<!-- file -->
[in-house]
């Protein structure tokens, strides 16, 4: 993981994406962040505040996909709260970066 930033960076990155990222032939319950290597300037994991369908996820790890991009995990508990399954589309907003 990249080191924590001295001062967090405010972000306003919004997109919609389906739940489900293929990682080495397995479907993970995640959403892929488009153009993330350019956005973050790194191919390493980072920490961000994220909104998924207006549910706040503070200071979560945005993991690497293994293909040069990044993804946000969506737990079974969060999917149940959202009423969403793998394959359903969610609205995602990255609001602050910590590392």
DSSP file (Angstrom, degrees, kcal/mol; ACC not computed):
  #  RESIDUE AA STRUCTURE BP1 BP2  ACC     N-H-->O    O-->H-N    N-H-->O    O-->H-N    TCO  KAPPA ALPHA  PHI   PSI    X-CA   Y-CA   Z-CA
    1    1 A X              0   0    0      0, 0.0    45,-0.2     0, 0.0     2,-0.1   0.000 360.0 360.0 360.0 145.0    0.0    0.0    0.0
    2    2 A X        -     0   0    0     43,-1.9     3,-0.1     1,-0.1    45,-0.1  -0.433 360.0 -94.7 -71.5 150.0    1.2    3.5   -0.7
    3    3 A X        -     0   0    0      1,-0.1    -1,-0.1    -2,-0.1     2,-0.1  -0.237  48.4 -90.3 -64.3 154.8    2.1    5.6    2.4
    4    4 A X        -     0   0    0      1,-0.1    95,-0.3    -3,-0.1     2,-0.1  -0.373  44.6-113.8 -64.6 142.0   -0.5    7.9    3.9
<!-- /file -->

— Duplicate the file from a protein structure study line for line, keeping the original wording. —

[in-house]
């Protein structure tokens, strides 16, 4: 993981994406962040505040996909709260970066 930033960076990155990222032939319950290597300037994991369908996820790890991009995990508990399954589309907003 990249080191924590001295001062967090405010972000306003919004997109919609389906739940489900293929990682080495397995479907993970995640959403892929488009153009993330350019956005973050790194191919390493980072920490961000994220909104998924207006549910706040503070200071979560945005993991690497293994293909040069990044993804946000969506737990079974969060999917149940959202009423969403793998394959359903969610609205995602990255609001602050910590590392």
DSSP file (Angstrom, degrees, kcal/mol; ACC not computed):
  #  RESIDUE AA STRUCTURE BP1 BP2  ACC     N-H-->O    O-->H-N    N-H-->O    O-->H-N    TCO  KAPPA ALPHA  PHI   PSI    X-CA   Y-CA   Z-CA
    1    1 A X              0   0    0      0, 0.0    45,-0.2     0, 0.0     2,-0.1   0.000 360.0 360.0 360.0 145.0    0.0    0.0    0.0
    2    2 A X        -     0   0    0     43,-1.9     3,-0.1     1,-0.1    45,-0.1  -0.433 360.0 -94.7 -71.5 150.0    1.2    3.5   -0.7
    3    3 A X        -     0   0    0      1,-0.1    -1,-0.1    -2,-0.1     2,-0.1  -0.237  48.4 -90.3 -64.3 154.8    2.1    5.6    2.4
    4    4 A X        -     0   0    0      1,-0.1    95,-0.3    -3,-0.1     2,-0.1  -0.373  44.6-113.8 -64.6 142.0   -0.5    7.9    3.9